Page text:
Title:
BOX FOR POWDER COATING
United States Patent 3870016


Abstract:
The box is used for powder coating of a workpiece, such as for coating a workpiece with synthetic resin powder. The box has a front wall, side walls, a rear wall, a base and a top wall, and a nozzle in the front wall directs an air-powder stream substantially centrally and horizontally of the box toward a workpiece in the box positioned on the axis of the air powder stream, to provide a powder cloud surrounding the workpiece. Air inlet means, such as slots or nozzles, in the side walls provide rinsing air flows directed substantially tangentially of the powder cloud to impart thereto a rotary motion about the axis of the air-powder stream and counteracting the force of gravity on the powder cloud. Air outlet apertures are formed in the rear wall substantially symmetrical with the axis of the air powder stream. An endless air-permeable belt extends along the inner surfaces of the side walls, base and top wall and is driven to move in a direction transversely of the axis of the air-powder stream. The endless belt receives powder carried toward the side walls, base and top wall and delivers this powder to the rinsing air flows for return to the powder cloud. One or more endless conveyors are positioned adjacent the base of the box to receive powder falling onto the base and to remove the received powder to prevent powder accumulation. The powder-air flow is focused in the direction of the axis of the air-powder stream by virtue of the mentioned rotary motion which has the characteristics of a well-known cyclone.



Inventors:
SCHNEIDER DR-ING UDO U
Application Number:
05/268766
Publication Date:
03/11/1975
Filing Date:
07/03/1972
Assignee:
FIRMA OTTO DURR, ANLAGEN FUR OBERFLACHENTECHNIK
Primary Class:
Other Classes:
118/326, 118/DIG.7
International Classes:
B05B15/12; (IPC1-7): B05B15/00
Field of Search:
118/312,326,DIG.7,309,48,634 98
View Patent Images:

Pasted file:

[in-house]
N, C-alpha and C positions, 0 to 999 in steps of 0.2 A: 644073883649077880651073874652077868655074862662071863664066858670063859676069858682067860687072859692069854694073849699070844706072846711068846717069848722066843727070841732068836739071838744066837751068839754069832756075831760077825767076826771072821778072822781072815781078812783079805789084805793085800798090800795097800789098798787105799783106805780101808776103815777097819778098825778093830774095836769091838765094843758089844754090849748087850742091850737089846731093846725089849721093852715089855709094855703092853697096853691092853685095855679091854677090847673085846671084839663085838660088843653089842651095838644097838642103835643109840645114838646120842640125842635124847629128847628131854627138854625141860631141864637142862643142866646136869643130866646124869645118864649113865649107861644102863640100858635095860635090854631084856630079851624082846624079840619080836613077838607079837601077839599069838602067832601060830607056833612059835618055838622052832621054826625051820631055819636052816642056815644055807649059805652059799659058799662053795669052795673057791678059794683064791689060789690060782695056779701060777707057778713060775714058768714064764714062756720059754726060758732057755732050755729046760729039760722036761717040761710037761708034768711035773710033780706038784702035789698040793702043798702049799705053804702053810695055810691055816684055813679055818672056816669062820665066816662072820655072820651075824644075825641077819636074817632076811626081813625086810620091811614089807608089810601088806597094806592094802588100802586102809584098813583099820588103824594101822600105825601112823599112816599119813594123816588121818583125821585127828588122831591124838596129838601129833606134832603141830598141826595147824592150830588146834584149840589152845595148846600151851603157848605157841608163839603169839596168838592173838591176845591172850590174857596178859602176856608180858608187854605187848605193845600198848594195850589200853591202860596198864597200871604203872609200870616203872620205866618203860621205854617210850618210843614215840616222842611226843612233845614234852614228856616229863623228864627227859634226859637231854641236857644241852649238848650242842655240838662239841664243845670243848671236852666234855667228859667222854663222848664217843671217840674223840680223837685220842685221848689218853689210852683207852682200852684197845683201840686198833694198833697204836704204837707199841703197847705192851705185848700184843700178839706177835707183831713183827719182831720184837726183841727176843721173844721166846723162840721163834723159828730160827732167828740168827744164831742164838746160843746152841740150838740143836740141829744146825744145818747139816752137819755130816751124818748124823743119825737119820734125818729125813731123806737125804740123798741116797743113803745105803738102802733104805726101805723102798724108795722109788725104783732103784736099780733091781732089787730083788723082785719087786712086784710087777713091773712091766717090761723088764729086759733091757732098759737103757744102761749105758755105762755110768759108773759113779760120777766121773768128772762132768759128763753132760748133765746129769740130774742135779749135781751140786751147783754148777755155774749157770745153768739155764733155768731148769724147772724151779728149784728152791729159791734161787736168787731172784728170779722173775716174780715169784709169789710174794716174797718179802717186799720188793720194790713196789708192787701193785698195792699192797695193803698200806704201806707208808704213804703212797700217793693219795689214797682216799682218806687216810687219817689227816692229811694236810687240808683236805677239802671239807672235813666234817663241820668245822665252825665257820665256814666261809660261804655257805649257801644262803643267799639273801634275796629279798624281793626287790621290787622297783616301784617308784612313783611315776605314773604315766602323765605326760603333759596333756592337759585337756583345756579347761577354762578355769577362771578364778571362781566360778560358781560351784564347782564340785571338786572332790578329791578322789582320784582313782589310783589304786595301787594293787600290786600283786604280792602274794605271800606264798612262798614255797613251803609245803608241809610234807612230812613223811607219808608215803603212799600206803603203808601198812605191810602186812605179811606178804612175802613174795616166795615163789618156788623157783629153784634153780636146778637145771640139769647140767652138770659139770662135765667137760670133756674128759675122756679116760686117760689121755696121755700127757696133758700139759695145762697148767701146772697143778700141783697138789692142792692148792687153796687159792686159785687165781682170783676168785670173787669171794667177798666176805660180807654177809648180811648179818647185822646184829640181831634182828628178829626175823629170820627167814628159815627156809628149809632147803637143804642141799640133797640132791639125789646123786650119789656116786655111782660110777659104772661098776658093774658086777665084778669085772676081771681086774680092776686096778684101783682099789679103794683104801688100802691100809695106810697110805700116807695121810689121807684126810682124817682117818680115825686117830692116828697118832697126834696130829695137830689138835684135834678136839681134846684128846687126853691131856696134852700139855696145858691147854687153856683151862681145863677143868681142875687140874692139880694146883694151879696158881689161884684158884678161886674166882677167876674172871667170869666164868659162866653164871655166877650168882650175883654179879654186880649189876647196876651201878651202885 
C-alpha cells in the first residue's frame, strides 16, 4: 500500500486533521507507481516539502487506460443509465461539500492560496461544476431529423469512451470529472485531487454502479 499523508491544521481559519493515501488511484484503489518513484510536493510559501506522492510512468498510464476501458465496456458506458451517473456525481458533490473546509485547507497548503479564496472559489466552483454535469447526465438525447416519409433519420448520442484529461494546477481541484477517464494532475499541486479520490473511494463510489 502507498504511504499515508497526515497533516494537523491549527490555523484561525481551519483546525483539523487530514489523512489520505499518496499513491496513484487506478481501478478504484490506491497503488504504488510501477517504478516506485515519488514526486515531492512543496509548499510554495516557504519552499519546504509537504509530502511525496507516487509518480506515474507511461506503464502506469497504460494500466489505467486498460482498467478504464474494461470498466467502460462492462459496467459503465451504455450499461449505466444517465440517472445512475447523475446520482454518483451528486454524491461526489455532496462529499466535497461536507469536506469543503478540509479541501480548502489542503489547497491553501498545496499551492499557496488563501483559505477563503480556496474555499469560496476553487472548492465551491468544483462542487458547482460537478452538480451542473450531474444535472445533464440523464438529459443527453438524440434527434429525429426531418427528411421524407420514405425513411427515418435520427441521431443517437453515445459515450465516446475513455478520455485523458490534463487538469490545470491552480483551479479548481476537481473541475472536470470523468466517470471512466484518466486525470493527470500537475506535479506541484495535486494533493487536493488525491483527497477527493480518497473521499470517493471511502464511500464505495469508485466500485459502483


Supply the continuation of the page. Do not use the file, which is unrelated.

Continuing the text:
US Patent References:
2854946Spraying apparatus1958-10-07Norris
2486877Overspray recovery for spray booths1949-11-01Ransburg et al.
2230646Spray booth1941-02-04Klausmeyer



Primary Examiner:
Newton, Dorsey
Attorney, Agent or Firm:
Mcglew, And Tuttle
Claims:
What is claimed is

1. In a box for powder coating of a workpiece, of the type having a front wall, side walls, a rear wall, a base and a top wall, and nozzle means in the front wall operable to direct an air-powder stream, substantially centrally and horizontally of the box, toward a workpiece in the box, positioned on the axis of the air-powder stream, to provide a powder cloud surrounding the workpiece, the improvement comprising, in combination, air inlet means in said side walls; means connected to said air inlet means and producing air flows directed through said air inlet means substantially tangentially of said powder cloud to impart thereto a supporting rotary motion maintaining said powder cloud about said axis and the workpiece and counteracting the force of gravity on said powder cloud; air outlet means in said rear wall substantially symmetrical with said axis for discharge of the air flows carrying excess powder from said powder cloud; conveyor means receiving powder carried toward the walls of said box and delivering the received powder to said rinsing air flows for return thereby to said powder cloud; and a conveyor device adjacent said base receiving any powder falling onto said base and removing the received powder to prevent powder accumulation onto said base.

2. In a box for powder coating of a workpiece, the improvement claimed in claim 1, in which said conveyor means comprises an endless belt moving adjacent the walls of said box.

3. In a box for powder coating of a workpiece, the improvement claimed in claim 2, in which said endless belt covers at least part of said side walls, base and top wall of said box.

4. In a box for powder coating of a workpiece, the improvement claimed in claim 2, in which said air inlet means comprises rinsing air slots directing the rinsing air to flow tangentially of said powder cloud at a selected angle of tangency.

5. In a box for powder coating of a workpiece, the improvement claimed in claim 2, in which the direction of movement of said endless belt is transversely of said axis.

6. In a box for powder coating of a workpiece, the improvement claimed in claim 2, in which said air inlet means comprises rinsing air slots; said rinsing air slots providing rinsing air flows which are directed at a selected angle with respect to said axis.